The Association of Bainbridge Communities' annual Environmental Conference will cover the impacts to Puget Sound from industrial aquaculture. From the announcement:
"Speakers for this regional conference will cover ecosystem impacts, science and policy of aquaculture, legal aspects of the industry, food safety and health issues, problems with Atlantic salmon netpens, and experiences of neighbors living with this industry on their shorelines."
12:30 pm - Registration/Exhibits at IslandWood Welcome Center
1:00 pm - Introduction to Conference
1:10 pm - Overview of Impacts of Industrial Aquaculture
1:30 pm - Dispelling the Myths of Aquaculture
2:05 pm - Legal Aspects including Shellfish Initiative
2:35 pm - Regulatory Gaps in Permitting
3:00 pm - BREAK to visit exhibits
3:20 pm - Specific Aquaculture Topics: Atlantic Salmon Feedlots and Spraying and Health Issues
4:20 pm - Panel of Puget Sound Homeowners impacted by Industrial Aquaculture
5:20 pm - Next Steps: getting involved
5:30 pm - Adjournment

It's time for Governor Inslee 
to think of more than free oysters.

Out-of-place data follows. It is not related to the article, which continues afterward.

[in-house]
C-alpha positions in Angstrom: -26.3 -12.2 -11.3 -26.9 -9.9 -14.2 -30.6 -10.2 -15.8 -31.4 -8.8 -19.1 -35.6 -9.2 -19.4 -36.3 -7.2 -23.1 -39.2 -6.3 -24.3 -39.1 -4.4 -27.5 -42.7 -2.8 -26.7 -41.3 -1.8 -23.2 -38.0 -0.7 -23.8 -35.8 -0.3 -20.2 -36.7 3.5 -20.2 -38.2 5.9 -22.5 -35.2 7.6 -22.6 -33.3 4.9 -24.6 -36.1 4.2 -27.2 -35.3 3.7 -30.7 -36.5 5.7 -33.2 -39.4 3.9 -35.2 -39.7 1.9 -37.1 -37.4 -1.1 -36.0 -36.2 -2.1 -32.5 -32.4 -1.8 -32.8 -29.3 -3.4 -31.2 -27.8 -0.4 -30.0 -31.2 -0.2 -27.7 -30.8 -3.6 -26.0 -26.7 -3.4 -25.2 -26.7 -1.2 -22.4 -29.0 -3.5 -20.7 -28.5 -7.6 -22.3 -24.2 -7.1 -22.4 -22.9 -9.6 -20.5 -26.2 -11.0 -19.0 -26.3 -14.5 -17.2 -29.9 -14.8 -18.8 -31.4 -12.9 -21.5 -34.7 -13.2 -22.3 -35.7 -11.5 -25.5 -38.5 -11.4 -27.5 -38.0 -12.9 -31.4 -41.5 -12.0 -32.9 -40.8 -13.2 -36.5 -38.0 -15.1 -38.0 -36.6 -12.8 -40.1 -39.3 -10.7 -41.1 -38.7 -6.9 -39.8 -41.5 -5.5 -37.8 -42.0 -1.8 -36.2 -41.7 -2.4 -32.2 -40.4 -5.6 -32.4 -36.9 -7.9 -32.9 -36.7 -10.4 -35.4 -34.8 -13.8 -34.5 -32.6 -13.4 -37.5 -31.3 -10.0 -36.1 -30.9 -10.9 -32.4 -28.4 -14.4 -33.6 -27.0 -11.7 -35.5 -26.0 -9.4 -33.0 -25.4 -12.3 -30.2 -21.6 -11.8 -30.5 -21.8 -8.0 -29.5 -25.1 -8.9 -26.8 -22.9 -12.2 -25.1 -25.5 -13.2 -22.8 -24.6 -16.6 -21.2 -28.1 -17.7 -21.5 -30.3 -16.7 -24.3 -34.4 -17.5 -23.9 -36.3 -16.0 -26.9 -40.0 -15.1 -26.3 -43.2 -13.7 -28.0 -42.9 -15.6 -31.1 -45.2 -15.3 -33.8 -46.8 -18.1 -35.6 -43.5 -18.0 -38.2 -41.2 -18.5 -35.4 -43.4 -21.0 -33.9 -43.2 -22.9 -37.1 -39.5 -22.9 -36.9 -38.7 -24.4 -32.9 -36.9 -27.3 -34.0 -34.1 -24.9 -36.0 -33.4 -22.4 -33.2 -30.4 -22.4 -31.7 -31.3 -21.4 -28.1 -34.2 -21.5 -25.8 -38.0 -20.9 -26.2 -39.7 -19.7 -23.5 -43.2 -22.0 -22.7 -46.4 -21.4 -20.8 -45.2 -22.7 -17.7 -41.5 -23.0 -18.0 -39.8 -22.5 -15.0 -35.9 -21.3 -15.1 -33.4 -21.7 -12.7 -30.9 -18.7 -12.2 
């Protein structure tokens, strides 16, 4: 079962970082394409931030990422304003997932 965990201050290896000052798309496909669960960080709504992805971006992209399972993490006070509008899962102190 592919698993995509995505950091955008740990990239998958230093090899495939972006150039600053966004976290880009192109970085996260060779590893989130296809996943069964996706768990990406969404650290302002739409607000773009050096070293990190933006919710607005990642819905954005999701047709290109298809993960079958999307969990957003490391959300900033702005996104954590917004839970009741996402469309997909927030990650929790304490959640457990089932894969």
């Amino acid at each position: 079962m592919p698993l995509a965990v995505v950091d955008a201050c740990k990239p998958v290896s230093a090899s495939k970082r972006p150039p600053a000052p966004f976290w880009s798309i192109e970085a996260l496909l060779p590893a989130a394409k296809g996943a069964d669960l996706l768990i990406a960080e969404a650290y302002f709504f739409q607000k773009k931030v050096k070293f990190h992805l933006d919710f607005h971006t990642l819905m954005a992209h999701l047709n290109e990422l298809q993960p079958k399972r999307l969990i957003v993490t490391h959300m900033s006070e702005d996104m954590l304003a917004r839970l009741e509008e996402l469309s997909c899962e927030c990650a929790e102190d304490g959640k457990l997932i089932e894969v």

(Credit: Scott Terrell, Skagit Valley Herald)

Tuesday, May 9, 2017

Source of Norovirus in Puget Sound: Shellfish Grower Says "Too Much Poop" in Puget Sound Making Shellfish Unsafe

Whose poop is to blame?

South Sound Mariculture Oyster
Declared unsafe.*

Time to consider oysters grown on the East Coast for now?
Tacoma's The News Tribune writes about a Puget Sound shellfish grower saying there is too much "poop" in Puget Sound causing oysters grown there to be unsafe to eat. John Hansen, owner of South Sound Mariculture, has spoken before both the City of Shelton's City Commission and Mason County Commissioners. There, he expressed his belief that the source of norovirus which caused his and other shellfish farms in south Puget Sound's Hammersley Inlet to be closed, is the City's waste water treatment plant. That plant discharges directly into Oakland Bay and Hammersley Inlet. The City of Shelton strongly disagrees with Mr. Hansen's claim.

Humans aren't the only mammals
increasing in population around Puget Sound.